By Cam Lucadou-Wells
Drivers dread the 5km/h crawl afternoon peak time crawl on Princes Highway, Dandenong South.
It’s that long, wide straight heading east, broken up with set after set of traffic lights.
The stop-start hits at the South Gippsland Highway turnoff. It doesn’t relent for several kilometres up to a bottle-neck at the South Gippsland Freeway overpass.
Reema Davis commutes between her Berwick home and Braeside office. The afternoon congestion slows her 40-minute trip into a grinding 80 minutes.
The Princes Highway section – all three kilometres – would take 20 minutes.
Ms Davis aims to leave the office by 3.15pm to avoid the worst of it.
“I tried to go home in different ways, such as through Cranbourne,” she said.
“But that was getting busy too due to roadworks.”
Until recently, her husband and truck driver Robert Davis’s workplace was based in Dandenong South. It’s since moved out to Pakenham.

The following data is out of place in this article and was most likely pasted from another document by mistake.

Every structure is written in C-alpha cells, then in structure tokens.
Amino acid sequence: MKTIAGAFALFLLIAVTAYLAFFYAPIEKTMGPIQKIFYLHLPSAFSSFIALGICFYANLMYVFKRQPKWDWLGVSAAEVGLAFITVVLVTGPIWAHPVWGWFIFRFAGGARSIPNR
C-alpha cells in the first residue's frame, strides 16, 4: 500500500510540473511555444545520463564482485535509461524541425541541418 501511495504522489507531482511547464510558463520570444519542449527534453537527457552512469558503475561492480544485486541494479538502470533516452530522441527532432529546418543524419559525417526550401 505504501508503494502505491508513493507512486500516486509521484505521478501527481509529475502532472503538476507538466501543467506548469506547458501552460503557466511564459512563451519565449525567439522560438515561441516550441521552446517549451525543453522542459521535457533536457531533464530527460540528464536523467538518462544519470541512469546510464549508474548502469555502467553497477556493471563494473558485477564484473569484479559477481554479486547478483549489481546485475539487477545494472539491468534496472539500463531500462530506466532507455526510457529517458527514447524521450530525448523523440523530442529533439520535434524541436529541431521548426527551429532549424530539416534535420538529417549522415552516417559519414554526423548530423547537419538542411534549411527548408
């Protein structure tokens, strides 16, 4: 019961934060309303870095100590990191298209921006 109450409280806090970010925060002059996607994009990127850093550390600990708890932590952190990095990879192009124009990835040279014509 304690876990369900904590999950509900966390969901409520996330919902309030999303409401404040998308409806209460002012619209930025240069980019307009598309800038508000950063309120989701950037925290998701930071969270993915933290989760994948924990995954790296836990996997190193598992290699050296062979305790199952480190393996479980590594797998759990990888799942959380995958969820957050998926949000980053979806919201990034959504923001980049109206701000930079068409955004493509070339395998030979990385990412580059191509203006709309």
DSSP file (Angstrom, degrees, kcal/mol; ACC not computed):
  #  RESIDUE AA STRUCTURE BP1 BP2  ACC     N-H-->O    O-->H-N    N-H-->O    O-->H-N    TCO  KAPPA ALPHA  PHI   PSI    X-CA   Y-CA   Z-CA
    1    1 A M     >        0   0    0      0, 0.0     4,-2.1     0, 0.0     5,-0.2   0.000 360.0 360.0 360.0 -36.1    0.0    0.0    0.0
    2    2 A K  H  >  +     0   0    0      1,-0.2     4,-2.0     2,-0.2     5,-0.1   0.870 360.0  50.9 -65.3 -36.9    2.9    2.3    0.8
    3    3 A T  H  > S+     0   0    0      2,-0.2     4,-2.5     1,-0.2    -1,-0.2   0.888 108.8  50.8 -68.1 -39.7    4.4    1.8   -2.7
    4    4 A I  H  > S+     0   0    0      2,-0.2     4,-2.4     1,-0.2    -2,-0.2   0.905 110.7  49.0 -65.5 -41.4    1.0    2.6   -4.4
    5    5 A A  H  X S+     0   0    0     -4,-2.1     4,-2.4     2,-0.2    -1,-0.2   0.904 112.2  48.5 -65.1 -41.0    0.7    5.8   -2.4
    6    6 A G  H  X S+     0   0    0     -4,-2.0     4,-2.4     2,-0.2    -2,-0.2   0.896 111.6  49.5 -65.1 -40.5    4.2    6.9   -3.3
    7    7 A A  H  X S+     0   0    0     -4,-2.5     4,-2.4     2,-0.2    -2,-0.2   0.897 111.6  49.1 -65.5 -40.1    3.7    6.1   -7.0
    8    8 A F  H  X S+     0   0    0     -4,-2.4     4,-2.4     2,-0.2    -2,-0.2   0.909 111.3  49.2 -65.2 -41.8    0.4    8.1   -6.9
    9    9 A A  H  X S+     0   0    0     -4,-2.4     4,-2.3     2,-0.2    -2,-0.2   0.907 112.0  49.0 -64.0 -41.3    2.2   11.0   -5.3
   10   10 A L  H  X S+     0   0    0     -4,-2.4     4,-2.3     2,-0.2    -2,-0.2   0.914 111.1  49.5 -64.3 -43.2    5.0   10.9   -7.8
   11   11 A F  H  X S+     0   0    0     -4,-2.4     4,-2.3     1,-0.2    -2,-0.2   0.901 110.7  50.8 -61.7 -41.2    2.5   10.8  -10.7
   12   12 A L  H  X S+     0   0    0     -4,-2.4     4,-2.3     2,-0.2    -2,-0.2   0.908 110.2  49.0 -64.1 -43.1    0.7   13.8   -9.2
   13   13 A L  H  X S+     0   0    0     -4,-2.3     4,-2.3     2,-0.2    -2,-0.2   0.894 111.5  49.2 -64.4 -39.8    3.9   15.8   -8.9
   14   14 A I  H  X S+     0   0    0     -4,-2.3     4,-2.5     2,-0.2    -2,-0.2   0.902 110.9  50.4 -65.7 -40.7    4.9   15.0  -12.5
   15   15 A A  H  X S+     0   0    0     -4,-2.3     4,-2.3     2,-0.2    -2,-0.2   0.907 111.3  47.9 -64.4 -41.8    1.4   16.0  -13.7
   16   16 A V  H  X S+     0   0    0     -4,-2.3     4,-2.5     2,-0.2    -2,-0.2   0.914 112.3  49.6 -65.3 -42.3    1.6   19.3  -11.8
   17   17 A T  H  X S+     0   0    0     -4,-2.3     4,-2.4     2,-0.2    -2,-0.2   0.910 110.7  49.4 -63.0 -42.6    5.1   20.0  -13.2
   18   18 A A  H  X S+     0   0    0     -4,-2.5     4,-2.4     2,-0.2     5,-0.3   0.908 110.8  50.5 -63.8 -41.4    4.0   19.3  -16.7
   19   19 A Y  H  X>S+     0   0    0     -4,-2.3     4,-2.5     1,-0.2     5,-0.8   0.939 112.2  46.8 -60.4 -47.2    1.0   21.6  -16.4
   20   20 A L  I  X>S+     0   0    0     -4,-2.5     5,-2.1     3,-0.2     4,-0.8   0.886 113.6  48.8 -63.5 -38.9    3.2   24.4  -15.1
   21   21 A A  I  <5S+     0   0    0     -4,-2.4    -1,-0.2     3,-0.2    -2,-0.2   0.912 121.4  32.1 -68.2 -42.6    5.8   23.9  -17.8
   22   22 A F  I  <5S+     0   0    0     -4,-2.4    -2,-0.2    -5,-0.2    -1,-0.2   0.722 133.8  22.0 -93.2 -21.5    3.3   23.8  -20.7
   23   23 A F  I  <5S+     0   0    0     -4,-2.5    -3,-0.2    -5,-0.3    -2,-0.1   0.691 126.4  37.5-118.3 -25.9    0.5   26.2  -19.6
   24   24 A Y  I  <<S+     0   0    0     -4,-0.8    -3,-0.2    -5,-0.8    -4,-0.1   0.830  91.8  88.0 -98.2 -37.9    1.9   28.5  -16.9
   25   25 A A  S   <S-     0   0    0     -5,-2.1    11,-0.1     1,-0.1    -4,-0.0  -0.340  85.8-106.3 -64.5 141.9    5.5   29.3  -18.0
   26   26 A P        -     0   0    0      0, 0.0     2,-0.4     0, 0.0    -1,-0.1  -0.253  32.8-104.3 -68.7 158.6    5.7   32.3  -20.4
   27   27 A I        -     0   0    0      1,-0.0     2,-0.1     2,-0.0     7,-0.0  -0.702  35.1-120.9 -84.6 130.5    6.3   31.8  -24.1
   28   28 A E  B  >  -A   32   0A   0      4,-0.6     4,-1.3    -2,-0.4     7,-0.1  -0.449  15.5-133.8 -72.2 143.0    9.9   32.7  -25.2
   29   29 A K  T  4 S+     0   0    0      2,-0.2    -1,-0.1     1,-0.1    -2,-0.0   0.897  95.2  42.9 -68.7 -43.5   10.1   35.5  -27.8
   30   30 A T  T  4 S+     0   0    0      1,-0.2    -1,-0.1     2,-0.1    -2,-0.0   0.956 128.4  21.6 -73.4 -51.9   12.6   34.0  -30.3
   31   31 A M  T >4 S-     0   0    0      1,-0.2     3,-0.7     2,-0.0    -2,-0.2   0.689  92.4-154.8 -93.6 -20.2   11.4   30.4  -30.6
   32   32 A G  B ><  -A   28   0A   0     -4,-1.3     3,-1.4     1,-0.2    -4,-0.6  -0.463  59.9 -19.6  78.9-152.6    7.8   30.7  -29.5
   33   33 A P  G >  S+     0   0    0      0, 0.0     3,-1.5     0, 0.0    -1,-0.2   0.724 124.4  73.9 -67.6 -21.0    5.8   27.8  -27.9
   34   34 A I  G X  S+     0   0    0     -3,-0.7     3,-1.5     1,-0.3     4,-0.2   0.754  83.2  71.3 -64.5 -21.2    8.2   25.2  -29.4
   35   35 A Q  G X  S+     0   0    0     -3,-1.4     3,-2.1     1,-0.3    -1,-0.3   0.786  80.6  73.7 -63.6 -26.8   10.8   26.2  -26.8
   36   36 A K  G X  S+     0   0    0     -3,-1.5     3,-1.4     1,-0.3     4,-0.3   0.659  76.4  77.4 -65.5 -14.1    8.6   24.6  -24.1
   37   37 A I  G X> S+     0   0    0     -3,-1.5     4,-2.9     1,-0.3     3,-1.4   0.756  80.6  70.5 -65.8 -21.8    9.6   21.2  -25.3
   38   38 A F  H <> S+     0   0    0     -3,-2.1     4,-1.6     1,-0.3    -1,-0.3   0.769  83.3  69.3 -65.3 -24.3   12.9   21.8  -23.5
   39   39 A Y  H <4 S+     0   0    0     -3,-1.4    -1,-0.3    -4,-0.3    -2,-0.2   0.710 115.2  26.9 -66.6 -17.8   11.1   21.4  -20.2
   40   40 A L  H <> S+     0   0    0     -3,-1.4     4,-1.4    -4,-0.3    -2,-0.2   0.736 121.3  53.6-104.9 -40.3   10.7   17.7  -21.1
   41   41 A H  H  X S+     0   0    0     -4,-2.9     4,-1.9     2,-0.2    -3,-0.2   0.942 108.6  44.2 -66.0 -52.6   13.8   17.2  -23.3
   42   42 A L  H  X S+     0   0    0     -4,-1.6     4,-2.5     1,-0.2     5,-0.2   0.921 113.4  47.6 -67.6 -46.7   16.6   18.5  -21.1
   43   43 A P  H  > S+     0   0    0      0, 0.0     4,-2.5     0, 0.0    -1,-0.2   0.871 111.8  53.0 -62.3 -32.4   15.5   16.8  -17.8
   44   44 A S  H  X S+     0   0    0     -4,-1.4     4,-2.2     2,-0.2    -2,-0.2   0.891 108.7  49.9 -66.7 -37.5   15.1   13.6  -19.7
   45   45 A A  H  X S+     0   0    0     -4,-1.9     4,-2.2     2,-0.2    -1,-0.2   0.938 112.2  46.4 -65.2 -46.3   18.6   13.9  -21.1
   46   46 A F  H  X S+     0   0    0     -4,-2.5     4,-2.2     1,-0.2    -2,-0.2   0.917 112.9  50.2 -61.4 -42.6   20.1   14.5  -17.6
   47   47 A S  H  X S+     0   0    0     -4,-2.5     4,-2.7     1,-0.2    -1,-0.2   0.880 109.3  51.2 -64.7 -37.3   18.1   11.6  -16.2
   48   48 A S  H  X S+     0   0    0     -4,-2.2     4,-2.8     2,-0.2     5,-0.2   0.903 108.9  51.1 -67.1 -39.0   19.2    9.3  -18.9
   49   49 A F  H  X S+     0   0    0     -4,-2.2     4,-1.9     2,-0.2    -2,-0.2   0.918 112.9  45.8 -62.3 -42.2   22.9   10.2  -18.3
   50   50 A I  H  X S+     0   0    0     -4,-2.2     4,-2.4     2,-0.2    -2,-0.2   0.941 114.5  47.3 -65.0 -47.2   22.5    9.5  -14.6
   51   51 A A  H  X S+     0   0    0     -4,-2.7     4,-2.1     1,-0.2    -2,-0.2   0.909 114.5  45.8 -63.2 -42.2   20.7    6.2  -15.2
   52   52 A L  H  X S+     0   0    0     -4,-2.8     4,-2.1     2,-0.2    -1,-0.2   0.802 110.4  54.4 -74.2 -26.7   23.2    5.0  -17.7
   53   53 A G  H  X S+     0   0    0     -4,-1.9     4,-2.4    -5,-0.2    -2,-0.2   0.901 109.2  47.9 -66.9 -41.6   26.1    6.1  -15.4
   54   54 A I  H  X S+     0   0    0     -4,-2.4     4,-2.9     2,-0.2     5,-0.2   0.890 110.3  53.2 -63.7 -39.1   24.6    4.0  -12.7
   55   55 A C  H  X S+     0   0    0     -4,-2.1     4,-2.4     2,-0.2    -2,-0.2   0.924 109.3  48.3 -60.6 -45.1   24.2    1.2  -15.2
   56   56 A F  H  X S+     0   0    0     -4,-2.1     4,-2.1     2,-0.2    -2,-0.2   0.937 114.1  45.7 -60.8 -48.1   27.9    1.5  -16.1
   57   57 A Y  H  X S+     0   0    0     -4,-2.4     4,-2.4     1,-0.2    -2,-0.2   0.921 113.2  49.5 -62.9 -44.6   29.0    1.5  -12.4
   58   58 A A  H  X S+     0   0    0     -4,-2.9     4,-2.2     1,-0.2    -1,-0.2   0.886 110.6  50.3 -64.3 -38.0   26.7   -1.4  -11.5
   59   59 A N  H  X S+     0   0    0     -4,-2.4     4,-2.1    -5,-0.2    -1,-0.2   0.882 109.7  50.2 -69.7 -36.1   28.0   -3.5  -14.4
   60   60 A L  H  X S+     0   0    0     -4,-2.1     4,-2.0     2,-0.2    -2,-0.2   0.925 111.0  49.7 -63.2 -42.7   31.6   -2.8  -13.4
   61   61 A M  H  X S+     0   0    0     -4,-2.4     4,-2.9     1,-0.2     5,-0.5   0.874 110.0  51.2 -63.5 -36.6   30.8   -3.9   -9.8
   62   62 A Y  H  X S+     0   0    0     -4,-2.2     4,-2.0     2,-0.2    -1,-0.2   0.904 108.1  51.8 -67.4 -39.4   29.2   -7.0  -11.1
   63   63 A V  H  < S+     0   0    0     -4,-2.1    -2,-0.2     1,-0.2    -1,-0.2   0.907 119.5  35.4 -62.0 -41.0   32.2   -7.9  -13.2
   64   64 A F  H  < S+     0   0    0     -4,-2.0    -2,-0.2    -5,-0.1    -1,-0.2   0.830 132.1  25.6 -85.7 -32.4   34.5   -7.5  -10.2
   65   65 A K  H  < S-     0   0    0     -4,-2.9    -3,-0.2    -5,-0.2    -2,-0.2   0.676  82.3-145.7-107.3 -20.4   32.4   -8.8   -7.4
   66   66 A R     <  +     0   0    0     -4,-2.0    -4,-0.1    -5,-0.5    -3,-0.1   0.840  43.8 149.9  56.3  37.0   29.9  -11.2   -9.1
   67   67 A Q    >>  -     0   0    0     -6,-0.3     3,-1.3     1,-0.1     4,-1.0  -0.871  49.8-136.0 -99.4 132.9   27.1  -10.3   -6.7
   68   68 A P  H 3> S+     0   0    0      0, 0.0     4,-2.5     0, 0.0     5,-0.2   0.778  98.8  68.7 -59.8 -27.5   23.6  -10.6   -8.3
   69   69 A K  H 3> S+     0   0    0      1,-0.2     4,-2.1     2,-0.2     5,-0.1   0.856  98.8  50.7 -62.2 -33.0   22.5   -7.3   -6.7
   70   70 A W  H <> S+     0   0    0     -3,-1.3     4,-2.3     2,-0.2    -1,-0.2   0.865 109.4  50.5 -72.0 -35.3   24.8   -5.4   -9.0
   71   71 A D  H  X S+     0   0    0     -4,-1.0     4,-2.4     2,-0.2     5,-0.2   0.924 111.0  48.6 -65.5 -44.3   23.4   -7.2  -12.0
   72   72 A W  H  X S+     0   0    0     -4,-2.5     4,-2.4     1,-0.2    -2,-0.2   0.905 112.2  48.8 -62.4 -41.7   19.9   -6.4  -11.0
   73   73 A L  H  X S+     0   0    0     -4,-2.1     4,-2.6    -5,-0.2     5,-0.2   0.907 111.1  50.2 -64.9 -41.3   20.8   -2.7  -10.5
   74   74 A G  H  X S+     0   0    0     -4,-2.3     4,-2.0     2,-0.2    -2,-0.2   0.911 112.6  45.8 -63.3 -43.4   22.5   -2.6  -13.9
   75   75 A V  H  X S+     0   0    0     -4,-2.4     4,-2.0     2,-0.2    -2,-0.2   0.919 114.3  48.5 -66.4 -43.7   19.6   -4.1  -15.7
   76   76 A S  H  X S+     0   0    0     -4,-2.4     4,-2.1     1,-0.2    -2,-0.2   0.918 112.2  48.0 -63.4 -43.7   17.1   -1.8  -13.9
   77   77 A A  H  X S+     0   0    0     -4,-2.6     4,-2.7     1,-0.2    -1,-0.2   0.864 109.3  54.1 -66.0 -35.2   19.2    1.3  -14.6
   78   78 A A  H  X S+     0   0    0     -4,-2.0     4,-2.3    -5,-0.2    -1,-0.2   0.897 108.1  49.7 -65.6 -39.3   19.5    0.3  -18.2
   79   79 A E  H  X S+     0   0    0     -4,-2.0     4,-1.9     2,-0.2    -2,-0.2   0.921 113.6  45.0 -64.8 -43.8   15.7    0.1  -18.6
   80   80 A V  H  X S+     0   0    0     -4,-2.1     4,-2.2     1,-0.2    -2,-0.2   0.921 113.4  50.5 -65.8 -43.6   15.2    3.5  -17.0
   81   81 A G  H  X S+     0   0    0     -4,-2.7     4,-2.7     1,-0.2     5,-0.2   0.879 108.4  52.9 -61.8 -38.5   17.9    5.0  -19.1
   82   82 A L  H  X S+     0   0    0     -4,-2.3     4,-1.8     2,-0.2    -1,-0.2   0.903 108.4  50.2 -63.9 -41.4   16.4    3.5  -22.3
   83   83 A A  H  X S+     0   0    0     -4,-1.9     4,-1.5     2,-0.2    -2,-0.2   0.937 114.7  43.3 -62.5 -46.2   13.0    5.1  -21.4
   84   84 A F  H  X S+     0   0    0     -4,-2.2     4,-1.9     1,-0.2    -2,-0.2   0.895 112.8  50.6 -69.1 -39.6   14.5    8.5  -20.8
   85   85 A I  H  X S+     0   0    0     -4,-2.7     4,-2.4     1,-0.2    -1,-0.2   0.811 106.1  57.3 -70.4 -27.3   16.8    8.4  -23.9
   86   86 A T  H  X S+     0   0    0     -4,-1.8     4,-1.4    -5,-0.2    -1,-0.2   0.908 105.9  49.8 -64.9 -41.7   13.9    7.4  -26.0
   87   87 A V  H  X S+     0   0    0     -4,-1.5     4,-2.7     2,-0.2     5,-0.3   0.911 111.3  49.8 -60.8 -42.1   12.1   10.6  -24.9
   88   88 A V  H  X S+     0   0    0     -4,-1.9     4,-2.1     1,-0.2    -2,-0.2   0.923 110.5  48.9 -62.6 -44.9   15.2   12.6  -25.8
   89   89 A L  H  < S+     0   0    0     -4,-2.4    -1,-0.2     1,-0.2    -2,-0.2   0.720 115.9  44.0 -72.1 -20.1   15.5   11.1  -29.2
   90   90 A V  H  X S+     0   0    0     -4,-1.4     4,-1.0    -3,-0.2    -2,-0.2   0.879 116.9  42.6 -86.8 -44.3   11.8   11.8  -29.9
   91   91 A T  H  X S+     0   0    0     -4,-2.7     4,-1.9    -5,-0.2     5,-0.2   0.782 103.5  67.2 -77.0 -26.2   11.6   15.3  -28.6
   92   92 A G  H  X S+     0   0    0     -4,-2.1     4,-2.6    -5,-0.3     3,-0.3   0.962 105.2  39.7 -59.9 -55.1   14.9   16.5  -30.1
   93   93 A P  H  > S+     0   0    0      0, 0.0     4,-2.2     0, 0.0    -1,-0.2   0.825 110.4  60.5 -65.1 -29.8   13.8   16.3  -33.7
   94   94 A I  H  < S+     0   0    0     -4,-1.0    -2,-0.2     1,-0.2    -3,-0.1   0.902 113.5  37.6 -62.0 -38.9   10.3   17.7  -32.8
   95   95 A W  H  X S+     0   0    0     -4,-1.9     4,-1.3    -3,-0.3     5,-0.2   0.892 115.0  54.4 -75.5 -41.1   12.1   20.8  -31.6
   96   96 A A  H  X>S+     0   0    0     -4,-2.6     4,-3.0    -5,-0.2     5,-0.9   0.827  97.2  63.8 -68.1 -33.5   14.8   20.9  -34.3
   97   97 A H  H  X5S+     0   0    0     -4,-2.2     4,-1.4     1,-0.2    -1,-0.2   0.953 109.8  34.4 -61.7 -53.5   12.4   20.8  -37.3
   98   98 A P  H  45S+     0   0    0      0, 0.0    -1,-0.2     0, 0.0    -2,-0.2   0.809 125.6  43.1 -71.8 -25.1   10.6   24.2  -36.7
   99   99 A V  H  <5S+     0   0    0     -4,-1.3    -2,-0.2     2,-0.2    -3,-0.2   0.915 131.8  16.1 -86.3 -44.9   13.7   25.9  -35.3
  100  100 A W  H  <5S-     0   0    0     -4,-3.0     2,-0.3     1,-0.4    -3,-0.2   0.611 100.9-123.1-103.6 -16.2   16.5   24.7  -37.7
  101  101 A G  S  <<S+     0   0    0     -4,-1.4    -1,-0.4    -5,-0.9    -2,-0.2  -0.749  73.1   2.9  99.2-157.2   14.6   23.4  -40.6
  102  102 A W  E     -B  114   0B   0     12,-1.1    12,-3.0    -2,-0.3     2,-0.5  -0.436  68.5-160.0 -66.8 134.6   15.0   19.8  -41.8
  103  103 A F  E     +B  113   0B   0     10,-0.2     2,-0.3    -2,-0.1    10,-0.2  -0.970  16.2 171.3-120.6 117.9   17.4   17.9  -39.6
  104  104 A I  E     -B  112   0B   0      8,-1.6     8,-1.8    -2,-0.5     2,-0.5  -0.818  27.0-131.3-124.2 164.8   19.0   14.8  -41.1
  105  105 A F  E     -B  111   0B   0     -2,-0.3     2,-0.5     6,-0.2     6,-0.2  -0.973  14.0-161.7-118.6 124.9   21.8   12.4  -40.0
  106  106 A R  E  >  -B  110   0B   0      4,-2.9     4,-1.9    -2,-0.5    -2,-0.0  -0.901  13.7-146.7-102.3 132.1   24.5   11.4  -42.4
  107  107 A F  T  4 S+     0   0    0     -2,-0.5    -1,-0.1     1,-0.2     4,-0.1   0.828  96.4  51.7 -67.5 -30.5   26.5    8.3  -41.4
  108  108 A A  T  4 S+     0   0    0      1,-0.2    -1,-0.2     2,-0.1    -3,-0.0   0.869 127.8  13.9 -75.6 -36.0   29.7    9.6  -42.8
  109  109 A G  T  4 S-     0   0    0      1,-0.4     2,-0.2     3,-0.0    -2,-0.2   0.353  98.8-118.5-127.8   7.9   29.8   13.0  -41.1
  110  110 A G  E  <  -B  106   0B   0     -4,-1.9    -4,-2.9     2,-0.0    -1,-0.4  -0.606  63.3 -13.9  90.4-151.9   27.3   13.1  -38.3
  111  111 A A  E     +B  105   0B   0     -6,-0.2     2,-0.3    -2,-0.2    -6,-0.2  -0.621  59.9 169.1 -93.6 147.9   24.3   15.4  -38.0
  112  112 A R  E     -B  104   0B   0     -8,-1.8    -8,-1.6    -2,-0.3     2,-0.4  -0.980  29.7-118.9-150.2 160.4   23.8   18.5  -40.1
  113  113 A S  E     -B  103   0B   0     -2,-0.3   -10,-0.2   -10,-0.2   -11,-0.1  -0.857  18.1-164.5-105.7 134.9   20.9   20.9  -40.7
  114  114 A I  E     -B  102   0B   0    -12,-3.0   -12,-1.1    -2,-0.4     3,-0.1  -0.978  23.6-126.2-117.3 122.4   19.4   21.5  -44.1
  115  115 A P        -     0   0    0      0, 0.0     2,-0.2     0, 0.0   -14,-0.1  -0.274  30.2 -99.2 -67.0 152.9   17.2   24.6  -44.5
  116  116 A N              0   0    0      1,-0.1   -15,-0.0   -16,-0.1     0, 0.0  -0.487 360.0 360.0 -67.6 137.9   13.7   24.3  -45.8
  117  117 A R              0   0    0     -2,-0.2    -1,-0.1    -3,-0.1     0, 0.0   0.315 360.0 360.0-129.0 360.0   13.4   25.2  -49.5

“It’s a nightmare getting out of Dandenong,” Mr Davis said.
“We used to say we’ve got to get out by 3 o’clock or it’s pointless getting to Pakenham or Berwick.
“After that time I knew it would take me over an hour to get to Pakenham.”
The same problem blighted drivers at the intersection of Dandenong Bypass and South Gippsland Highway, Mr Davis said.
It can take up 25 minutes to reach Pound Road.
He fears the problems will just get worse, given the enormous population rise in the South East’s outer suburbs.
“I don’t know how they fix it – you could maybe extend the bypass to join with Pound Road.”
Noble Park retiree ‘Peter’ says the addition of further sets of traffic lights has added to the frustration.
“The traffic lights don’t appear to be co-ordinated in any way.”
He has tried long detours to avoid the congestion to visit family and friends. They make little difference to what is often a sluggish 80-minute trip to Narre Warren South, he says.
“There’s not very many options.”